and typically, did not even inform its two employees directly that they had been sacked.
With the seven-match ODI series against Australia starting just 10 days later on October 25, the Board’s sudden move is baffling, to say the least.
“The decision was taken by office bearers of the Board on Wednesday and then put forth to the president and secretary, who ratified it,” a senior Board official explained to the Hindustan Times.
He also confirmed that neither captain Mahendra Singh Dhoni nor coach Gary Kirsten were consulted in the matter. “The decision was taken based on the team’s disappointing performance in the Twenty20 World Cup and the Champions Trophy.”
Another source revealed that sections of the Board were irked by the fact that Robin and Prasad had continued involvement with IPL teams, and this was a practice they wanted to discourage.
Another sticking point was their demands that they be given contracts and a pay structure in line with Kirsten’s.
The official added that the Board planned to fill the vacancies in due course, but possibly not before the Australia series had ended.
In the past, the Board has often preferred to handpick and appoint candidates rather than seek applicants and conduct an interview process.
Shockingly, both Prasad and Robin never received written contracts from the Board, despite asking for them repeatedly since they were appointed in 2007.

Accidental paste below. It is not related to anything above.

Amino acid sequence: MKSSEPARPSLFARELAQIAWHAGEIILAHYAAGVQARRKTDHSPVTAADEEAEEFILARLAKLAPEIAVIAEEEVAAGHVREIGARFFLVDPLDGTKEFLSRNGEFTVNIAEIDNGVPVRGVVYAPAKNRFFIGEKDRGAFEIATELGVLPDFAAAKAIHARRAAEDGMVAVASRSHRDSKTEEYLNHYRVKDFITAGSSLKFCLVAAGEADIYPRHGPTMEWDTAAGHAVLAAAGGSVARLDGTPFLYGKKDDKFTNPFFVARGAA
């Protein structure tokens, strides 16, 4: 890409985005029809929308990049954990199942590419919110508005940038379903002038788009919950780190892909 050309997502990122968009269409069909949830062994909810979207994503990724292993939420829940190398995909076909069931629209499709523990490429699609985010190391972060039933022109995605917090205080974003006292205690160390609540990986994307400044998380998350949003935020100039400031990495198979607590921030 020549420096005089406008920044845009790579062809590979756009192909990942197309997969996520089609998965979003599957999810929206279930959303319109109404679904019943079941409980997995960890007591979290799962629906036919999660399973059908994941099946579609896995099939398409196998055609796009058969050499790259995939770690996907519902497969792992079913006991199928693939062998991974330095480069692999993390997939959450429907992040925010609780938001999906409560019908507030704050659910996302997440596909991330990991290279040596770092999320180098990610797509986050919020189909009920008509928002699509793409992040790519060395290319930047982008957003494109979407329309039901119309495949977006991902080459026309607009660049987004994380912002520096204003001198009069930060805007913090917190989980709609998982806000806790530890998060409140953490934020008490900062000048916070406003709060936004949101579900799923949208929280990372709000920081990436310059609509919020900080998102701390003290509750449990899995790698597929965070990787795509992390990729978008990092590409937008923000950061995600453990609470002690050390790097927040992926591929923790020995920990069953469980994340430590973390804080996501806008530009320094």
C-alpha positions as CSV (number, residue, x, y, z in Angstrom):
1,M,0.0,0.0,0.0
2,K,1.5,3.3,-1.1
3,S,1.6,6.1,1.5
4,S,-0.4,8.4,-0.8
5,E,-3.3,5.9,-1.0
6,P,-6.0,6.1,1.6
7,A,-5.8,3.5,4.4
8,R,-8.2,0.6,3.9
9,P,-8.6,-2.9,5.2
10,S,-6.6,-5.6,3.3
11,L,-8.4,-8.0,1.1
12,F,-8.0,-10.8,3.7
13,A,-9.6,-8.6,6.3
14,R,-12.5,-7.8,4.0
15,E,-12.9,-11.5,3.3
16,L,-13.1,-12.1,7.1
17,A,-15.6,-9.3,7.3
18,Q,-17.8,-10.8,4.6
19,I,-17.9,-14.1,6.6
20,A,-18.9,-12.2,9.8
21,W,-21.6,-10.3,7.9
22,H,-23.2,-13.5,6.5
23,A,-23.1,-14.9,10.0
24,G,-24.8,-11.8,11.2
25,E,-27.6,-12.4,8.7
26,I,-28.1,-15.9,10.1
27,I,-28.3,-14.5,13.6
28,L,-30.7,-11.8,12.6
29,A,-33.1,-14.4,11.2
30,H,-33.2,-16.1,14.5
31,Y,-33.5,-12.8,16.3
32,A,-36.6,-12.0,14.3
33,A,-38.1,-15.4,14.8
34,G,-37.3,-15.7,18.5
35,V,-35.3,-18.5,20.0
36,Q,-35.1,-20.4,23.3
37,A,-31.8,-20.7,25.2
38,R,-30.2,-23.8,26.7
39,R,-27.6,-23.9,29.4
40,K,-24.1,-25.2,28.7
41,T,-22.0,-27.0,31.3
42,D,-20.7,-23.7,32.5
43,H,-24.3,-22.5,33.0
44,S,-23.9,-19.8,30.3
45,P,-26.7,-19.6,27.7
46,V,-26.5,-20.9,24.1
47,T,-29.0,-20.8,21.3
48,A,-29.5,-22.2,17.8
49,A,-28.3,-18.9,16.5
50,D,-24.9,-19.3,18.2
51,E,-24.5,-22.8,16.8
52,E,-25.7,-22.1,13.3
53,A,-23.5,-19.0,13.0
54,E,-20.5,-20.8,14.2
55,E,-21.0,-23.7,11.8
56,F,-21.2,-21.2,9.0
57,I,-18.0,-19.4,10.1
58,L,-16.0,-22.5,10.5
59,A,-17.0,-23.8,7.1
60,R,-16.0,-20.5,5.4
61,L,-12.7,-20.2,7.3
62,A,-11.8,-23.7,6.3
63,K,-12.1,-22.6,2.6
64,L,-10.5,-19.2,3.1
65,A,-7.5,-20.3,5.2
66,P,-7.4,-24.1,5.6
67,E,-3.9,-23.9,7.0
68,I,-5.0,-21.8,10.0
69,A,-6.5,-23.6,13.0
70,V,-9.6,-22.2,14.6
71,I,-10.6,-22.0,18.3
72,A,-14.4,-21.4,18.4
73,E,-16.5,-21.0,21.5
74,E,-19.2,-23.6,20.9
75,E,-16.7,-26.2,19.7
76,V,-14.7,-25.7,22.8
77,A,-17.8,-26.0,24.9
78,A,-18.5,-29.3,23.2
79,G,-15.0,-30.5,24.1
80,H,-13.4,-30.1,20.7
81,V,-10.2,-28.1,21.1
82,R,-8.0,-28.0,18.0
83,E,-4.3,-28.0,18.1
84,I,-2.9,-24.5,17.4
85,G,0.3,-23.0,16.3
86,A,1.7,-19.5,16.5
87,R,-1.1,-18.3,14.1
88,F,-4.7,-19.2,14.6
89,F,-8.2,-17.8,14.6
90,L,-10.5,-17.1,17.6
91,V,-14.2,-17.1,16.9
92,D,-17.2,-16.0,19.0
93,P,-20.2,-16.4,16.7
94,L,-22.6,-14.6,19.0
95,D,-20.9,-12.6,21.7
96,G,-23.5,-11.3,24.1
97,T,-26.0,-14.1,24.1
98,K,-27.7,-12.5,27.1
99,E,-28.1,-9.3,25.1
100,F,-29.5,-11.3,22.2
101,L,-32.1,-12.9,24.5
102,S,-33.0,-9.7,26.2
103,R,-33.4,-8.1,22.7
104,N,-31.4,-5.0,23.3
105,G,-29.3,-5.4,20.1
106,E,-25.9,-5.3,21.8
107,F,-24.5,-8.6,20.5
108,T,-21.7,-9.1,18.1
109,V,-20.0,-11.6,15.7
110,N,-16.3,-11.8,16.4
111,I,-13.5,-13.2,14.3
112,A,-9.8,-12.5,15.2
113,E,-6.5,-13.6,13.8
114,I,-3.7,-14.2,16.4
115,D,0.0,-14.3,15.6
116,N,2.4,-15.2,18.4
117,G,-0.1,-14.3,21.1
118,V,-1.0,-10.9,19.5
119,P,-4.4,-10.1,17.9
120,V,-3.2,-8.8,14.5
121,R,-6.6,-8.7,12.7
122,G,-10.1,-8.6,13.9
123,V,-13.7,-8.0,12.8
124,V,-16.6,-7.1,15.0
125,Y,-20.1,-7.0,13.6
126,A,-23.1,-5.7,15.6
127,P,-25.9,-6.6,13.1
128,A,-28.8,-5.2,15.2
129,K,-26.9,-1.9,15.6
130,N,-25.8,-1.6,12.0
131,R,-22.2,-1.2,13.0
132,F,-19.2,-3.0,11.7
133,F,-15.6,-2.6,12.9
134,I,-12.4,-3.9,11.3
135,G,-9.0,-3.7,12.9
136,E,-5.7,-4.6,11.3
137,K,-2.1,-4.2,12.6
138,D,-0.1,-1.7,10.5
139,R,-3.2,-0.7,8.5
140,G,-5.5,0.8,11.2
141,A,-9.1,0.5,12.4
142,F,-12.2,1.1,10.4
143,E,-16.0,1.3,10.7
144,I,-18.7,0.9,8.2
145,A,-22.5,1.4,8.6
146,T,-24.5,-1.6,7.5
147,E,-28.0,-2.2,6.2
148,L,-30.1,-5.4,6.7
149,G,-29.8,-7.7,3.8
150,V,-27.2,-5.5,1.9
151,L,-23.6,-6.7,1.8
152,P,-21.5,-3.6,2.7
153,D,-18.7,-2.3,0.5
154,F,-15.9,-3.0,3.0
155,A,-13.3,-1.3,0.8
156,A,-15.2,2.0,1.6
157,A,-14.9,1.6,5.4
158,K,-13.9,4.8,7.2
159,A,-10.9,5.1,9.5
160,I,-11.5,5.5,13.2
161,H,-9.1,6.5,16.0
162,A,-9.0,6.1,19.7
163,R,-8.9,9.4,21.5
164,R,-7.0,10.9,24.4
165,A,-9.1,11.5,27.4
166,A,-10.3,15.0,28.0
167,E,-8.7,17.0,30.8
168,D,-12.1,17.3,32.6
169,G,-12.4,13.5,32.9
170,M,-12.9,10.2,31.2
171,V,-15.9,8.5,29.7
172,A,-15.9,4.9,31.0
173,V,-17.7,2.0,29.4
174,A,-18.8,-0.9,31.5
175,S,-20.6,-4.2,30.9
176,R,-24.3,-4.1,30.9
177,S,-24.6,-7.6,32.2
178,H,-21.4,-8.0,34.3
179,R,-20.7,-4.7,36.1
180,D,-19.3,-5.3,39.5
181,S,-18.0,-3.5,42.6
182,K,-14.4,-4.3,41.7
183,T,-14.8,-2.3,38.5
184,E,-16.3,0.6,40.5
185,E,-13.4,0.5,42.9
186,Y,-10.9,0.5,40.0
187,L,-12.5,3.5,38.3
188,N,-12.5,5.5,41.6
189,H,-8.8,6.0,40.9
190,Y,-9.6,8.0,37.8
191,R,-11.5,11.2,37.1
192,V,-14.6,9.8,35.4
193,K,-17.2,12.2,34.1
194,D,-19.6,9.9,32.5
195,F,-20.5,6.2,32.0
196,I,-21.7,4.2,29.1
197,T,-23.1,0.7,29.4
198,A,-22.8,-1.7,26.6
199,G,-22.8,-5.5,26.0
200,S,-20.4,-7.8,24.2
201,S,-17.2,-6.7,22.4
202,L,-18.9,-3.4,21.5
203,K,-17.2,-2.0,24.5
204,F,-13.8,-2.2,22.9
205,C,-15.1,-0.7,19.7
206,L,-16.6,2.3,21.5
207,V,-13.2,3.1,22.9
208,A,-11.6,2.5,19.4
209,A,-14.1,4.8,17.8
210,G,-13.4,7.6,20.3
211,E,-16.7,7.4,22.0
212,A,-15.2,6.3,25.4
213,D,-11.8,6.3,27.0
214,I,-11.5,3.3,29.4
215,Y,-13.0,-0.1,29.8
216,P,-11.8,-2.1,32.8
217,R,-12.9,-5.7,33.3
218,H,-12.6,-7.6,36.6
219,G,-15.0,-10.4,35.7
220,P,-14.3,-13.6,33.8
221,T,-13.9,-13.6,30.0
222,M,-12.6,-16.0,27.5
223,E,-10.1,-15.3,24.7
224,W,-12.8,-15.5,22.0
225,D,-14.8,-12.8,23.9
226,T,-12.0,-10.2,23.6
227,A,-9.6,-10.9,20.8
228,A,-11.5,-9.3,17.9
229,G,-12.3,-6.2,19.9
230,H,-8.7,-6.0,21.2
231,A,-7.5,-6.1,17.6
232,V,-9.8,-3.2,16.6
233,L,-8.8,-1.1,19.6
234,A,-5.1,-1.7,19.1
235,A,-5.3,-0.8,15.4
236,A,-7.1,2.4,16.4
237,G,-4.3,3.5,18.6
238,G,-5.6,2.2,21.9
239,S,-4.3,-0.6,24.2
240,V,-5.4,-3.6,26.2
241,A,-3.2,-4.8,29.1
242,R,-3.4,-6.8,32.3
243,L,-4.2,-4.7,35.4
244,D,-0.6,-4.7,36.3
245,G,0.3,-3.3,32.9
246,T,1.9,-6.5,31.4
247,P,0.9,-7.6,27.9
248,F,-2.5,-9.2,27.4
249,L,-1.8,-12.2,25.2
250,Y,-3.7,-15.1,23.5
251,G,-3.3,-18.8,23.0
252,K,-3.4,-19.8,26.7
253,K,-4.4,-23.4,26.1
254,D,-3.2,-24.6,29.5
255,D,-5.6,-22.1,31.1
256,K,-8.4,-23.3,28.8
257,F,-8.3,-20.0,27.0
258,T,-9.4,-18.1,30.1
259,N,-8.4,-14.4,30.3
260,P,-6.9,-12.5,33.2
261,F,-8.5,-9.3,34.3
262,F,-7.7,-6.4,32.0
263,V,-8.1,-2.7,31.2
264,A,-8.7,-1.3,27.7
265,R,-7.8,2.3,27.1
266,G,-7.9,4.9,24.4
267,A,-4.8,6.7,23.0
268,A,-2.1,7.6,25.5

The two were on retainers and were appointed often on a series-by-series basis. In the period between 2007 and Kirsten’s appointment in March 2008, they served alongside a series of ‘cricket managers’ including Ravi Shastri, Chandu Borde and Lalchand Rajput when India won a Test series in England, the World T20 in South Africa, the Perth Test and its first-ever triangular series ever on Australian soil.
It’s particularly galling that the Board handled two of its former cricketers (between them, Prasad and Robin represented India 331 times) in such a shoddy manner, not even granting them the courtesy of a phone call explaining why they had been sacked.
“I am deeply disappointed and hurt by the way in which it has been handled,” Prasad told HT. “All I can say, with a clear conscience, was that I gave it my hundred per cent, and I wasn’t short on either commitment or effort.”
“We must realise that we can’t keep winning all the time,” Prasad added. “We can’t keep blaming the bowlers and the fielders for every debacle. Cricket is a team game, and it is important to recognise and appreciate that fact.”
At the end of the day the Indian team will be minus two coaches when they take on the world’s best team in 10 days’ time.